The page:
A forgotten man, although not that far removed from being the first goaltender off the board in his draft year, is Mason McDonald.

Mason McDonald
The Halifax native selected 34th overall in 2014 turned pro a year ago. He spent last season in the ECHL where he was 13-9-3 with a 2.72 goals-against average and an underwhelming .897 save percentage.

Going from a poor team in Charlottetown in which he was regularly shelled with shots to a great team in Adirondack, one of the best in that league, was quite a difference. Less action for a goalie isn't as ideal as you might think.

"A bit of an up and down year. Biggest adjustment for Mase was going from playing in the Q where he was facing 40, 50, sometimes 60 shots per game to playing in front of a real good team in Adirondack where some nights he's facing 25 shots," says Sigalet. "It takes some time to adjust to that and as the season went on, he did adjust."

For example, last year McDonald faced less than 25 shots 14 times out of his 29 games. That's nearly half of his games. In his final year in the QMJHL, only four times out of his 39 games did he face that few shots.

Sure enough, he was better when he was busier. In fact, much better.

In the games in which he was tested more than 25 times, he had a .919 save percentage. In the other games, that number fell to .860.

Sigalet says he went through the same thing as a player himself so he is very familiar with how that can effect you between the ears.

"It's more tough mentally because when you're getting a lot of shots, you don't have time to think, you're just playing. When the play is in the other end a lot of the time, sometimes you overthink the game.

"The other goalie is getting 40 shots and you're only getting 20 and he's standing on his head. Then they come down and score one on you because usually in that scenario the shots they do get are good chances, on the power play, etc., you do start to overthink. It's not easy. You have to be tough mentally when you're playing with a good team in front of you."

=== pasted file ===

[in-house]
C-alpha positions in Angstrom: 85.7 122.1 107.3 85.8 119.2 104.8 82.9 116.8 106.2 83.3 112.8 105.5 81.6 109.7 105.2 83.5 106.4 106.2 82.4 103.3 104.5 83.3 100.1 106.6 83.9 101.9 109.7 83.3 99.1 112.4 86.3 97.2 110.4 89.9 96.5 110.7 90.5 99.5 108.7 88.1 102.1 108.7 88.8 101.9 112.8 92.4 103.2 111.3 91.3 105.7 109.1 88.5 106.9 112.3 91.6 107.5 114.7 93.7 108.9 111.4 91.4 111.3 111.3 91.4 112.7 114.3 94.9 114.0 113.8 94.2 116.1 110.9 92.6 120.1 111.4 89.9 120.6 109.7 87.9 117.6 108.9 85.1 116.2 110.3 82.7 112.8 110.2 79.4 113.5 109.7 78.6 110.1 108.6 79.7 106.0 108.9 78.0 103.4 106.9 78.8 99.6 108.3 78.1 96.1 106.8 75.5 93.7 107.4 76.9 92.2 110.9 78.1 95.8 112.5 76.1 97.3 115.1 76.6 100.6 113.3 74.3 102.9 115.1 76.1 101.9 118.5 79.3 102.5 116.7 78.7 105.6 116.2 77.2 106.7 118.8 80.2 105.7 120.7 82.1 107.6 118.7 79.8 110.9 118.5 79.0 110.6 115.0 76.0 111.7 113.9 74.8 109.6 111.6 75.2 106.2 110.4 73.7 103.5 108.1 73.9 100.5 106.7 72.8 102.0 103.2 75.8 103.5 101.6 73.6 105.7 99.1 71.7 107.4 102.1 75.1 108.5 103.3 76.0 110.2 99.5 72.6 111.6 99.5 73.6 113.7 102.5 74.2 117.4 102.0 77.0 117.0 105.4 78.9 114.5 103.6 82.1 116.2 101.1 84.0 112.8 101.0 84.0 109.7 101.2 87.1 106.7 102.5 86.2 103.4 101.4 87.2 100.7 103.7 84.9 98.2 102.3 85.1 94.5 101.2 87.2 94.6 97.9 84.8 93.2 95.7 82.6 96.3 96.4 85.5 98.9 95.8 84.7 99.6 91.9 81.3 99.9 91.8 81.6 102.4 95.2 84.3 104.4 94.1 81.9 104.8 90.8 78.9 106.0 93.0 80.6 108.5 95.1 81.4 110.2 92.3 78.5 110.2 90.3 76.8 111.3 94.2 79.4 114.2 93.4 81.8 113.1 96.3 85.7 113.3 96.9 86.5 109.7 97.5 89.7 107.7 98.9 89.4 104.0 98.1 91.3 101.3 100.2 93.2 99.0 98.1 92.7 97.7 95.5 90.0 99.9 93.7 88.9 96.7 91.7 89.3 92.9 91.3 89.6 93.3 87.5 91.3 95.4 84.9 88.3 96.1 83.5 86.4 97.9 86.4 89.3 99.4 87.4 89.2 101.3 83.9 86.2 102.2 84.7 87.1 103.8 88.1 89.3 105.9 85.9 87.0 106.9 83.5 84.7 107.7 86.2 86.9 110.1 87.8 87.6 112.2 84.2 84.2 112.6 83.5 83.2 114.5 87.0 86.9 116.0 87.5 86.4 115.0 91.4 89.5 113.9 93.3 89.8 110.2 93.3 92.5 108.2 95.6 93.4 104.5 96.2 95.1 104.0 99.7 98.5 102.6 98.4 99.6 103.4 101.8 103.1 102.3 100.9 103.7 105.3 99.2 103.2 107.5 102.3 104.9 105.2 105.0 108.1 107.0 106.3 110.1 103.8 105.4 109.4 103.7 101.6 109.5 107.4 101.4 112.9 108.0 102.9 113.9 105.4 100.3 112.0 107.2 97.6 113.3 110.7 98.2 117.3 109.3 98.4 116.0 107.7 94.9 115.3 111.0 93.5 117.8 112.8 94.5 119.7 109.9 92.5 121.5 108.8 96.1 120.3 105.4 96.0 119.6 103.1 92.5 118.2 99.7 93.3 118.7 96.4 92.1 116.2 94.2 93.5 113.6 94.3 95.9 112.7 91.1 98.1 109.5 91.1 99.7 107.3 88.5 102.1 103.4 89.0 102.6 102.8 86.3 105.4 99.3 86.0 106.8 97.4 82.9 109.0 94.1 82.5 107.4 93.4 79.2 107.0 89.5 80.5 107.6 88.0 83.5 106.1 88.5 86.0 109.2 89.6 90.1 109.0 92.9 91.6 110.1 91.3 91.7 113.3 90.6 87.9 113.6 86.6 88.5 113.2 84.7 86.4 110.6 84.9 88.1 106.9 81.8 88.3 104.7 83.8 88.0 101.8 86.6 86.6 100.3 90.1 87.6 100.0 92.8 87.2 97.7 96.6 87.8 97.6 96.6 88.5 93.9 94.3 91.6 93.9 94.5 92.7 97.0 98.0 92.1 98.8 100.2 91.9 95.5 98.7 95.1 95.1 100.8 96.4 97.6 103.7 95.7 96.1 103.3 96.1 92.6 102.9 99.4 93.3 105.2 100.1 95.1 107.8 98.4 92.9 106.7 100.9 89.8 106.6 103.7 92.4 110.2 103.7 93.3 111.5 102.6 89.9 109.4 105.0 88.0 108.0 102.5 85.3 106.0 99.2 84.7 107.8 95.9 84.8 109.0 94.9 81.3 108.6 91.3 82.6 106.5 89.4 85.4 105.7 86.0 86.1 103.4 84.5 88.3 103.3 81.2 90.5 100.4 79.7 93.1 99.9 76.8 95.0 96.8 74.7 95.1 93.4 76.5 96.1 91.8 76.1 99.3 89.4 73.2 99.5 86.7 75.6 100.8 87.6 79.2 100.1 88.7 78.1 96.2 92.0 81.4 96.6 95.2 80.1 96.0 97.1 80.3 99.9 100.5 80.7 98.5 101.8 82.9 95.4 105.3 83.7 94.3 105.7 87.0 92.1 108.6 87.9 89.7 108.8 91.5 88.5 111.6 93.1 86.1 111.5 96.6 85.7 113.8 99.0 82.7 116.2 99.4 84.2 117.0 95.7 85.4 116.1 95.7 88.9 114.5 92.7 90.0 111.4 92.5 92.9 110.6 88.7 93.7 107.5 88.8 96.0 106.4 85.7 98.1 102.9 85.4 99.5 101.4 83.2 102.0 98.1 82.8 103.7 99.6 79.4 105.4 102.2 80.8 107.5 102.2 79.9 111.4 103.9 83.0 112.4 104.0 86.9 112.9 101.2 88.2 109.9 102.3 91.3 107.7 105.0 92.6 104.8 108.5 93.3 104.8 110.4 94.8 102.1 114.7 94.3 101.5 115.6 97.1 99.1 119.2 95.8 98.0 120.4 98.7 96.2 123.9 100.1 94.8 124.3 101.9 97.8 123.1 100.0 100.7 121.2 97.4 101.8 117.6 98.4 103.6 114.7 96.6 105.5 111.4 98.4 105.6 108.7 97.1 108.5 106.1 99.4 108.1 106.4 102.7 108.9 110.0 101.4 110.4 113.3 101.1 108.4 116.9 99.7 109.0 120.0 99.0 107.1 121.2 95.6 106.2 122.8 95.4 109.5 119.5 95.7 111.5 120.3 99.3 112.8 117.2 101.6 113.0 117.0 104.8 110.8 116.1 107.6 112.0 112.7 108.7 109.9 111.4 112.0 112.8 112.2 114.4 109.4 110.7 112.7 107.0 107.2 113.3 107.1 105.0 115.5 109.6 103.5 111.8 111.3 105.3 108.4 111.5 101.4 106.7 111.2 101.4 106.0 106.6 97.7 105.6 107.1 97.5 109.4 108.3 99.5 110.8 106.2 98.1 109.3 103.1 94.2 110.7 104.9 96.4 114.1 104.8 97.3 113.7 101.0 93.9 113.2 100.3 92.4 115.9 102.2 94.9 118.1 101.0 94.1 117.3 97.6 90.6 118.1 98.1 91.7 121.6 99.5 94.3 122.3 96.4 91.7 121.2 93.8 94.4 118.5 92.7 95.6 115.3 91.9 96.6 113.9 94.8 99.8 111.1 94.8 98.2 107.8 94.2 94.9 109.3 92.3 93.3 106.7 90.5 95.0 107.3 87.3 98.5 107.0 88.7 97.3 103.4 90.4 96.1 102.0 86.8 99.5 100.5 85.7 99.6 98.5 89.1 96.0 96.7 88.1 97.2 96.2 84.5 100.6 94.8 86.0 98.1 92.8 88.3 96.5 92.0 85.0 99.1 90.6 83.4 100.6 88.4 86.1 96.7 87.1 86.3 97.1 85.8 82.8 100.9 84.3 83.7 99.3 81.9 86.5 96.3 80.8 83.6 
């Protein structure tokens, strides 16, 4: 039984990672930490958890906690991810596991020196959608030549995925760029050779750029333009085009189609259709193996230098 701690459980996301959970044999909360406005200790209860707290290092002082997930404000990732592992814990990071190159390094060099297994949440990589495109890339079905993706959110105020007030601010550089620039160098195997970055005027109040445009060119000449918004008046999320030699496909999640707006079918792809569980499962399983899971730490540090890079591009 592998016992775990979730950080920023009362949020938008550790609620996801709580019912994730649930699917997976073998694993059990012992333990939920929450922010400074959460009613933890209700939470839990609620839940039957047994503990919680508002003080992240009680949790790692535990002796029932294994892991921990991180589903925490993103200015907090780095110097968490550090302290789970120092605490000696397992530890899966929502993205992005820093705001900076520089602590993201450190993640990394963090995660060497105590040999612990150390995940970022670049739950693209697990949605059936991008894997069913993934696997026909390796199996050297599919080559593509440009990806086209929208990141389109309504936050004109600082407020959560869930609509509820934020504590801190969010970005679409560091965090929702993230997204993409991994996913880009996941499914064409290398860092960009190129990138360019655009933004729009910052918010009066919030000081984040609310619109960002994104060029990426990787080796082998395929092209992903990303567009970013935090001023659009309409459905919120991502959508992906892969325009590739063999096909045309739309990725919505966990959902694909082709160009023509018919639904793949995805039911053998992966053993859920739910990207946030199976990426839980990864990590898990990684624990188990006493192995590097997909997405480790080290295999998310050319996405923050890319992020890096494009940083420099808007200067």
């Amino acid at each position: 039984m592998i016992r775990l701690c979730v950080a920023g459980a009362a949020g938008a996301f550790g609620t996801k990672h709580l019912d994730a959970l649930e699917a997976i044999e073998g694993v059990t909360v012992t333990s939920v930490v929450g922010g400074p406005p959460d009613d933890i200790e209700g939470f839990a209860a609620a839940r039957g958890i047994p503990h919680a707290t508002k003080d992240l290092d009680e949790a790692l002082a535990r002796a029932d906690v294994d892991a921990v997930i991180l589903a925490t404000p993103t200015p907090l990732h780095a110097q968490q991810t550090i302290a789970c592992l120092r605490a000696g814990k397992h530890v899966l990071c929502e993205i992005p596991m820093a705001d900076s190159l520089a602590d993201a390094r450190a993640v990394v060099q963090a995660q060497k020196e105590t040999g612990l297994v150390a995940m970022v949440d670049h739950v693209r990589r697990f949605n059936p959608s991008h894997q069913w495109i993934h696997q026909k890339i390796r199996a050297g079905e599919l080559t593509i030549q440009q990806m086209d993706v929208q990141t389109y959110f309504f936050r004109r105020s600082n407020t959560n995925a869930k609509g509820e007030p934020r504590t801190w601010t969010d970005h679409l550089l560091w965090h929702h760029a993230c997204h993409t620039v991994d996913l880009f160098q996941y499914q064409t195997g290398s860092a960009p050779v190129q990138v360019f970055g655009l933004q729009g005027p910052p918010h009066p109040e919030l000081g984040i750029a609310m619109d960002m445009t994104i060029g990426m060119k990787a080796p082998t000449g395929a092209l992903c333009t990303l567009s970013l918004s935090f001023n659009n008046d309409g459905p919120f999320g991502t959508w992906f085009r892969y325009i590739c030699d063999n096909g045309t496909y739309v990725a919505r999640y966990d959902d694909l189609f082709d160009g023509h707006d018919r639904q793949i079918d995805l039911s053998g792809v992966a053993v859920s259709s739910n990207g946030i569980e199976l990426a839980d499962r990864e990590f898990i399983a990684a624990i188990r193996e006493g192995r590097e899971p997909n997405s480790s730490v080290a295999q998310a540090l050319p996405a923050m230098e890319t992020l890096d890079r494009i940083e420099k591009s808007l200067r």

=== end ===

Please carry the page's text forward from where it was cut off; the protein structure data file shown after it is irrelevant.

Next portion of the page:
Not Gone and Not Forgotten

Nick Schneider
The other kid in the Flames system is Nick Schneider, who turns 20 on July 21. Easily forgotten given the logjam of goalies ahead of him, Schneider continues to be in the picture, even though he's in the background at the moment.

He will definitely be back in the WHL for one more season where he'll be playing right under the nose of Sigalet. Schneider was traded in the off-season from Medicine Hat to the Calgary Hitmen.

"He had a great first half last year then he got sick and missed a lot of time. He lost some weight. It really affected his second half of the year. They ended up bringing in another goalie and he didn't see a lot of ice time."

He should see plenty of playing time at the Saddledome this season.

"The change to Calgary is going to be great for him. Play a lot, work with (Hitmen goaltending coach) Jason Labarbera on a daily basis, which will be great for his development," says Sigalet. "He put back on all his weight and then some this summer so he's strong again, he looks healthy. A great character kid to have in our organization and someone we haven't given up on."

Sigalet does empathize with Schneider and how he must feel when he looks at the depth chart, but he can only control what you can control and that's his own play.

"It's a grind but you keep working hard and if you don't get a chance here, everyone else is watching so there's always opportunity somewhere else."

It sets up to be a fascinating next couple of seasons between the pipes for this organization. NHL Goaltender Idol -- may the best man win.

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  1. Darren

    Another great article, I don't know about you but this regime seems to get drafting, developing building from within (almost seems like the ole Detroit philosophy).

    I imagine that in some part this is due to all the time Treliving spent in AZ. They have always been a budget not a cap team, and in the new salary cap NHL you need to put more emphasis on player development.

    The Flames coffers now seem full in net, on defense and at forward with an array of potential prospects that might end up becoming future NHLers. Way to go Flames.

    1. Thank you. The minor league system does have a bit more depth to it than we've seen in the past. It's what has enabled the GM to peddle draft picks lately, knowing that they feel they have guys at all positions coming that have NHL capabilities. Now it's a matter of will they fulfill those capabilities. This is July and the off-season is always a time of optimism for most franchises.

      But Brad Treliving does understand that you need to grow your own to get the best quality young players and you see that reflected in his moves where he refuses to part with prospects in any of the transactions he's made to bring in players.